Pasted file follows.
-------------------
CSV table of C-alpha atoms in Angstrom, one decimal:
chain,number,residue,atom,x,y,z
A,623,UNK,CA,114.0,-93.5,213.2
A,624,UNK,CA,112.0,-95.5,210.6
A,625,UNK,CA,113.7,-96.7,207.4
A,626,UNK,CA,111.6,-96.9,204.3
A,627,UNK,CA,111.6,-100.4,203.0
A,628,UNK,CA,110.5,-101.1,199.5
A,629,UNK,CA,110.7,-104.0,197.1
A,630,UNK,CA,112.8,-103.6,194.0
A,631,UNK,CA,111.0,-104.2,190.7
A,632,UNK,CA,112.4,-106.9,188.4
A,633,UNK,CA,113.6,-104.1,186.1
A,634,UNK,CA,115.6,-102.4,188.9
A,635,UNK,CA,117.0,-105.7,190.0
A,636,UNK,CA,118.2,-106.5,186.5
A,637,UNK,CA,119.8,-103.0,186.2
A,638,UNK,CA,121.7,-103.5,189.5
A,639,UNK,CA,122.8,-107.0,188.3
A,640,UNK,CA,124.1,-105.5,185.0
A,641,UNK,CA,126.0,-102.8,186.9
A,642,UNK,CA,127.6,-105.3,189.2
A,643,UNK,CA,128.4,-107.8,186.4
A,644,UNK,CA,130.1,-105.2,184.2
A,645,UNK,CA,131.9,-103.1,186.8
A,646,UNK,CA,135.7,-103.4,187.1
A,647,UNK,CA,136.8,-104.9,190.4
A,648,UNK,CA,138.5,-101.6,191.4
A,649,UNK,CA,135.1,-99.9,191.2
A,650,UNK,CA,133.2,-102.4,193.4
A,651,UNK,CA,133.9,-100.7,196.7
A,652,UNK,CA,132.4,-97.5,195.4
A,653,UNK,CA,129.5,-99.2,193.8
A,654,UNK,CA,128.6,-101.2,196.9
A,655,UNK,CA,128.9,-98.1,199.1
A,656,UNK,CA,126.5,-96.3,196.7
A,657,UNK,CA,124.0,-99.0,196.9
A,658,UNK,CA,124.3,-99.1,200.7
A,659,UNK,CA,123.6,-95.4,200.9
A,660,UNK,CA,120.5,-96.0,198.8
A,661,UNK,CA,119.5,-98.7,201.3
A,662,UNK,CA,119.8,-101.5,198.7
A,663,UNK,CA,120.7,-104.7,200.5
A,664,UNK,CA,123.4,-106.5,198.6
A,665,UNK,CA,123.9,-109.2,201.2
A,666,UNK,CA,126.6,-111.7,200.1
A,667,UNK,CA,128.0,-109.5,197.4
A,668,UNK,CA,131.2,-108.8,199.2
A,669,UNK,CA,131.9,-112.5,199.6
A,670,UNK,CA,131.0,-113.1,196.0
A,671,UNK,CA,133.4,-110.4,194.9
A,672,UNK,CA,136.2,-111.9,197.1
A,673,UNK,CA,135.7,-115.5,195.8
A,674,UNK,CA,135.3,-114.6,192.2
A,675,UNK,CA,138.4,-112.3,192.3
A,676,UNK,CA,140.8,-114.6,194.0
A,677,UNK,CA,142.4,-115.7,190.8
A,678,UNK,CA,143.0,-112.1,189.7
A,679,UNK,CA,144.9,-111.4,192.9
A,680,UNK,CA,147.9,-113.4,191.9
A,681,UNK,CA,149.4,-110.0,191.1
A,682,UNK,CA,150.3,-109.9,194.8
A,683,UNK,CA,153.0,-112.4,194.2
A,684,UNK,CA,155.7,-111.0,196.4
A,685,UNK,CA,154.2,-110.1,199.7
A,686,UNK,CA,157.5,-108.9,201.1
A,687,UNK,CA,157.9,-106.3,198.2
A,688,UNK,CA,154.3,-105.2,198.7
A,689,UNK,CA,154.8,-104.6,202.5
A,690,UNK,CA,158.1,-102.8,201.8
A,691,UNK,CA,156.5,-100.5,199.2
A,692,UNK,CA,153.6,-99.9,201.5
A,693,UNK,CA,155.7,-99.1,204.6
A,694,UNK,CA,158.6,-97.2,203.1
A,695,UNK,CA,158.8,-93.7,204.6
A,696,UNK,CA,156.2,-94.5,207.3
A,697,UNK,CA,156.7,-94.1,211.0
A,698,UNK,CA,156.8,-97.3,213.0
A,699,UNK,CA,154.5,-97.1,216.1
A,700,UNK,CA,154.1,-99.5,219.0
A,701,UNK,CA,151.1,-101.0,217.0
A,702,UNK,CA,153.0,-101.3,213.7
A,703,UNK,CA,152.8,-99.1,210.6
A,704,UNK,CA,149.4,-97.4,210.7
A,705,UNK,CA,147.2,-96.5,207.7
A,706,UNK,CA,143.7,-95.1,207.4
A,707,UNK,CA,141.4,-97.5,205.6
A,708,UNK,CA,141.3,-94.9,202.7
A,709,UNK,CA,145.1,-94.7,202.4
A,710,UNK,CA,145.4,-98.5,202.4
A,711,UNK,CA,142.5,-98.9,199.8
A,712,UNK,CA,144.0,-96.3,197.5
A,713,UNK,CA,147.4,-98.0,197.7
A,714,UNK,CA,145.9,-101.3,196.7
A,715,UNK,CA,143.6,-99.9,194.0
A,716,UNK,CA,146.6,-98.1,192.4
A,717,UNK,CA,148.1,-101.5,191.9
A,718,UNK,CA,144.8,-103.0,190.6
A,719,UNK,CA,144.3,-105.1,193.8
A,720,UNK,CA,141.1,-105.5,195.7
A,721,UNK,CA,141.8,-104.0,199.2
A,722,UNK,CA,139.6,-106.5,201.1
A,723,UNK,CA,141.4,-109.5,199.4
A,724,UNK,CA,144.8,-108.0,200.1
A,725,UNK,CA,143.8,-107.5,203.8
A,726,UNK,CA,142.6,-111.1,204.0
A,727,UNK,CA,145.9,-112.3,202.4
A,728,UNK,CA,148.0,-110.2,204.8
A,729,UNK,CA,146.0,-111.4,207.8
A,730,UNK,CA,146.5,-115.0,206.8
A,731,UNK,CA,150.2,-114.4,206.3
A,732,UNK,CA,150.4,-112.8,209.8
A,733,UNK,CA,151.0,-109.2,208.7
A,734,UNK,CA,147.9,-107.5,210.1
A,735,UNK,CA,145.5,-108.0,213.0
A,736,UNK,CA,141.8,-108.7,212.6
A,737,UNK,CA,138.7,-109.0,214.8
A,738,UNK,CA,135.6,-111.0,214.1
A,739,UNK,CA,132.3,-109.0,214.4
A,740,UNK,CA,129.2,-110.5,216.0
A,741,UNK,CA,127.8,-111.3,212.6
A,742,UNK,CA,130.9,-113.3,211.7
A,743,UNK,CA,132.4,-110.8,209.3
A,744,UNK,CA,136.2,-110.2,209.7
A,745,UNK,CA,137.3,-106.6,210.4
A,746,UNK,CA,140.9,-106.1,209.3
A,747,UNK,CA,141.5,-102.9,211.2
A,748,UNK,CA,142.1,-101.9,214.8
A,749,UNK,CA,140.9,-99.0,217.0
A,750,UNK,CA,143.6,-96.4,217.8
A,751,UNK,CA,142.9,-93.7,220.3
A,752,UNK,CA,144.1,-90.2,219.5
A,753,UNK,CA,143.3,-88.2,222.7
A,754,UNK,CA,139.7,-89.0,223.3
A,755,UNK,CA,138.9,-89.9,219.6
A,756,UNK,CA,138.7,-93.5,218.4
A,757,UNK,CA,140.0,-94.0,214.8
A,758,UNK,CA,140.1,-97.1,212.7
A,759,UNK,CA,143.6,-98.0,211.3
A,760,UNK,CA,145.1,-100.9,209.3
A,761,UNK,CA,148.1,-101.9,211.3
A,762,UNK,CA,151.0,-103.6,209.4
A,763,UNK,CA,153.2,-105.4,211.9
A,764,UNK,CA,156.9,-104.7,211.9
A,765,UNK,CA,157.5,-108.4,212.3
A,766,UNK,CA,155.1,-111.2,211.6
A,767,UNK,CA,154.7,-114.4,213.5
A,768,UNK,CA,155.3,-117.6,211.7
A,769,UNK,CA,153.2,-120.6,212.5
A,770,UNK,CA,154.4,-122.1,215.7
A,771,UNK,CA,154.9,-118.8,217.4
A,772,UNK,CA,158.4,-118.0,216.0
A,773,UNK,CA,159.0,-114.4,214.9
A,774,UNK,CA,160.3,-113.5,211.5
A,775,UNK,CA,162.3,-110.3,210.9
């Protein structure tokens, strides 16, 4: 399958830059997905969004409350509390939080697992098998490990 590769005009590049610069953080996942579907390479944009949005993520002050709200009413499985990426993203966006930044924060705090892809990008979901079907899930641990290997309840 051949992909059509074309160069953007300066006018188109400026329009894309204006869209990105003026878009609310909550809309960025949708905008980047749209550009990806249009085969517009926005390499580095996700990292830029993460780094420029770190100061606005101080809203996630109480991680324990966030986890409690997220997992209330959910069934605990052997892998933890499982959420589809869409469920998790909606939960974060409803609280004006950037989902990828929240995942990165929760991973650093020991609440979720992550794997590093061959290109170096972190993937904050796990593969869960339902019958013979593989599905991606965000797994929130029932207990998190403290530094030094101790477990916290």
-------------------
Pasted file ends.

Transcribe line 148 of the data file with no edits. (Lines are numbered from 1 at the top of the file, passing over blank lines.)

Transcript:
A,768,UNK,CA,155.3,-117.6,211.7